HAMILTON, Bermuda – Ferocious winds knocked out power to 80 per cent of the island, roofs came off and trees were toppled as Hurricane Humberto hammered Bermuda on Wednesday night, but police reported no serious injuries.
“We’ve made it through and everyone is safe. That’s what is most important,” said Premier David Burt.
National Security Minister Wayne Caines in a statement said it was a challenging night.
“We have come through a really, really challenging night, there were no fatalities, our country is resilient – today we are going to get through this,” he said.
The Bermuda Electric Light Company (Belco), the island’s sole power provider, said at one stage on Wednesday night more than 28 000 of its customers had lost power.
The Somerset Police Station, to the west of here, lost part of its roof; although all officers were said to be safe
At the CedarBridge Academy shelter, windows were shattered, but none of the 46 members of the public or 30 support staff in the building was injured.
It’s also reported that many homes were damaged across the island, with Somerset appearing to be particularly affected by the destruction, as walls came down at the National Stadium.
At Humberto’s peak point of impact, at about 8:30 p.m. wind speeds of more than 81 mph and gusts of more than 114 mph, were recorded at L.F. Wade International Airport, that hopes to reopen on Thursday.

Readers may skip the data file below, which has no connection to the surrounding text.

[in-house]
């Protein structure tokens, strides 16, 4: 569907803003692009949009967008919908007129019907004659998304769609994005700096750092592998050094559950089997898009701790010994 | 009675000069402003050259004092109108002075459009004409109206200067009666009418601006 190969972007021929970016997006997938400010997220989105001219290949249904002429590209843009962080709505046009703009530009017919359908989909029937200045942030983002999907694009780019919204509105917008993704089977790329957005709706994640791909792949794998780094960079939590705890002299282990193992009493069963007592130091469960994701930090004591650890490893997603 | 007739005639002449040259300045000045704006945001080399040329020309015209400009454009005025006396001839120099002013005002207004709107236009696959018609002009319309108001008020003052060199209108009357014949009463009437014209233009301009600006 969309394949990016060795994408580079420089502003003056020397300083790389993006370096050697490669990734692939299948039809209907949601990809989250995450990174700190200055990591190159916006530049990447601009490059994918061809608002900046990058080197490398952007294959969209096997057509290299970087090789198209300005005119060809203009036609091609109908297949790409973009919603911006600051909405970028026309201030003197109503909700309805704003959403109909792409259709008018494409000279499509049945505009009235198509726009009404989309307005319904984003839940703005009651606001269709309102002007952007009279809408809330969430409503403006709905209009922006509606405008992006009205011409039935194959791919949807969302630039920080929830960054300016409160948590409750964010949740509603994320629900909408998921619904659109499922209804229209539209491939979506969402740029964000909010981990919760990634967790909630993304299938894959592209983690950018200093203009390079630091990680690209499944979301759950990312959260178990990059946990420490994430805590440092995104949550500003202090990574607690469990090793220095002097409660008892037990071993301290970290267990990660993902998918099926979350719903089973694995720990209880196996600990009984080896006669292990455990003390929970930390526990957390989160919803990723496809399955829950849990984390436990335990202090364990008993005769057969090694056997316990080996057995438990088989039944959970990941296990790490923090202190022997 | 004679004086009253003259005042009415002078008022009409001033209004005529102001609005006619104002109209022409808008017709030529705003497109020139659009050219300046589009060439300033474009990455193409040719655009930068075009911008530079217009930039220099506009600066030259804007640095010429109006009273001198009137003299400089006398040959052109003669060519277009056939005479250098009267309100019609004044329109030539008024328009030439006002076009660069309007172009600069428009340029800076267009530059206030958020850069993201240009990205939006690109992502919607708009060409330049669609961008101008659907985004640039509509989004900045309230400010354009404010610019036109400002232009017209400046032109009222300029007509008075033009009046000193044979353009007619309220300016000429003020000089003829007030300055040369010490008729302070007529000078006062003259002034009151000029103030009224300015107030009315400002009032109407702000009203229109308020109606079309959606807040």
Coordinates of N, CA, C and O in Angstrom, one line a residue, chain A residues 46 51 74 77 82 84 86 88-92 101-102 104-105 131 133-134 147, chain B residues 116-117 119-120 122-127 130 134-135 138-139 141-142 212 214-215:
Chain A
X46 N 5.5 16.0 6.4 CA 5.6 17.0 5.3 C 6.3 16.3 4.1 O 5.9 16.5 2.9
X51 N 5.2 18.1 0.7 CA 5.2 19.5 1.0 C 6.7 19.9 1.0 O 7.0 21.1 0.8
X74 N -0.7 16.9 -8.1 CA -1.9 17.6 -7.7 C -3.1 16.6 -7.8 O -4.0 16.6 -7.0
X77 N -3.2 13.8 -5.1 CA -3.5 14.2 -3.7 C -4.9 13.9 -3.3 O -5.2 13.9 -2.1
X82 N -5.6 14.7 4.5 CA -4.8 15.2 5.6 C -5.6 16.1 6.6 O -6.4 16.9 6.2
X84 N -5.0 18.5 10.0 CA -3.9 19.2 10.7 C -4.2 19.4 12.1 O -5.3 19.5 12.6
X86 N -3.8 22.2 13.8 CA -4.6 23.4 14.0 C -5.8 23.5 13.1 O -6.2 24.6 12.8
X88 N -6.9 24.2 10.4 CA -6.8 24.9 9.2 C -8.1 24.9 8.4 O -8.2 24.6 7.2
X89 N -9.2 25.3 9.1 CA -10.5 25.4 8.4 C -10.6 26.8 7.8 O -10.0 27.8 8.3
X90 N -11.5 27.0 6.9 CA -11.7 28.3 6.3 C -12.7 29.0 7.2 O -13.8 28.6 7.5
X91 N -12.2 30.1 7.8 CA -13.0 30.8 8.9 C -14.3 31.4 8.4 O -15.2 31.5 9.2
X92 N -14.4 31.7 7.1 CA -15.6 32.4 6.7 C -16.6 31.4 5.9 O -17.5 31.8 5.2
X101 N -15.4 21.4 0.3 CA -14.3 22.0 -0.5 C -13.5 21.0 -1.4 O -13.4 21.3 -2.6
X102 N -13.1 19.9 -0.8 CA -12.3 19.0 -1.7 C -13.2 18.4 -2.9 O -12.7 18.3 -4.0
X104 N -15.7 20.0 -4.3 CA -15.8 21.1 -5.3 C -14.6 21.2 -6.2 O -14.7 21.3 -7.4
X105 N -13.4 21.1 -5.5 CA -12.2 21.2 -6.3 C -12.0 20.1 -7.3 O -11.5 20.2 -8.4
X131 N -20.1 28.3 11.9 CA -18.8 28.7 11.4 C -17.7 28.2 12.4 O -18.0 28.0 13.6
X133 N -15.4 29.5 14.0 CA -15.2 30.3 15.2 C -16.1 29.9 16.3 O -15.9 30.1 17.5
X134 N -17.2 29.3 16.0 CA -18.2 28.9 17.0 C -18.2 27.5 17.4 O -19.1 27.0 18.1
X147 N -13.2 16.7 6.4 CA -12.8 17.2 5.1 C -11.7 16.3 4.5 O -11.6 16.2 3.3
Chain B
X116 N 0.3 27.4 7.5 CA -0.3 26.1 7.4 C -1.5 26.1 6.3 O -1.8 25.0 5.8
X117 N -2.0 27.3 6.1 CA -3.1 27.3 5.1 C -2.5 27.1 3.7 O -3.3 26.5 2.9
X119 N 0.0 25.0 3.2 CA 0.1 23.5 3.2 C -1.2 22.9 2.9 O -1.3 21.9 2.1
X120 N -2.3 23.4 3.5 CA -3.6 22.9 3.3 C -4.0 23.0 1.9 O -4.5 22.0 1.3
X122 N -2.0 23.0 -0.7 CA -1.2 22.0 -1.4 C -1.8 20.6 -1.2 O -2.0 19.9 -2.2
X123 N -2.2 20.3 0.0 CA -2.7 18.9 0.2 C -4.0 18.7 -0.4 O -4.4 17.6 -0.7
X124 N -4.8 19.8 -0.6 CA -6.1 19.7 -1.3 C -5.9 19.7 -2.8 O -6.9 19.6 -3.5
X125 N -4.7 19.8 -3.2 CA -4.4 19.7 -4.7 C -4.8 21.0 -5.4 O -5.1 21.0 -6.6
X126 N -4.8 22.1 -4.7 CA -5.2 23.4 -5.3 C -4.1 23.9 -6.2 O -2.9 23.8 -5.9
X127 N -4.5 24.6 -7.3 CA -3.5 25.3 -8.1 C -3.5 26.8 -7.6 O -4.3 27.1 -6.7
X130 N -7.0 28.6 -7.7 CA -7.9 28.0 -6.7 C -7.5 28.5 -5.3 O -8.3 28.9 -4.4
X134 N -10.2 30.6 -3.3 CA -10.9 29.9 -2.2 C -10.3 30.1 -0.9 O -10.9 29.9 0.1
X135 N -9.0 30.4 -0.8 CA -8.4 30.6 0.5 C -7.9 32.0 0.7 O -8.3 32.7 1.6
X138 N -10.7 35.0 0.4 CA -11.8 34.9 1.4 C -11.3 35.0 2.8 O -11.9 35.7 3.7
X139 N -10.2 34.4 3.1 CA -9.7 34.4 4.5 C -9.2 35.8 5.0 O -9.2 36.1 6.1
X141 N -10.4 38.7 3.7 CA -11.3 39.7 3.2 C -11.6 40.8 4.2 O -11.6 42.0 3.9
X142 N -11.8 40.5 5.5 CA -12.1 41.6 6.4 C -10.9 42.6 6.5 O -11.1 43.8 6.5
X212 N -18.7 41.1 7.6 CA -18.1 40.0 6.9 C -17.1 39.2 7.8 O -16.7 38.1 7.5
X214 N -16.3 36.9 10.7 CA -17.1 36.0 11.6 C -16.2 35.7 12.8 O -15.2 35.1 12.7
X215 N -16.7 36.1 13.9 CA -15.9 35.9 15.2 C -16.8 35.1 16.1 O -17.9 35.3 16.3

The storm’s closest point to the island came at about 9 p.m., when it was about 75 miles away.
Public schools and government offices will be closed on Thursday.
Caines said emergency agencies conducted an island wide assessment, and removed large trees which had been uprooted during the hurricane and were blocking main roads.
“Once the assessment has been completed, restoration of main lines, critical infrastructure and institutions will begin. Our priorities will remain with emergencies ensuring the safety of the public and Belco crews.”
The Department of Parks, the Department of Works and Engineering and the Royal Bermuda Regiment were out clearing roads on Thursday morning but some remained reduced to one lane because of large trees.
Early Thursday, the Bermuda Weather Service lifted its tropical storm warning as the hurricane had raced nearly 200 miles north-northwest of the island.
However, a government spokeswoman warned about the looming threat of Tropical Storm Jerry, which was more 1 300 miles southeast of Bermuda, but it is forecast to veer in the island’s general direction, next week.
Jerry developed into a Category 1 hurricane today.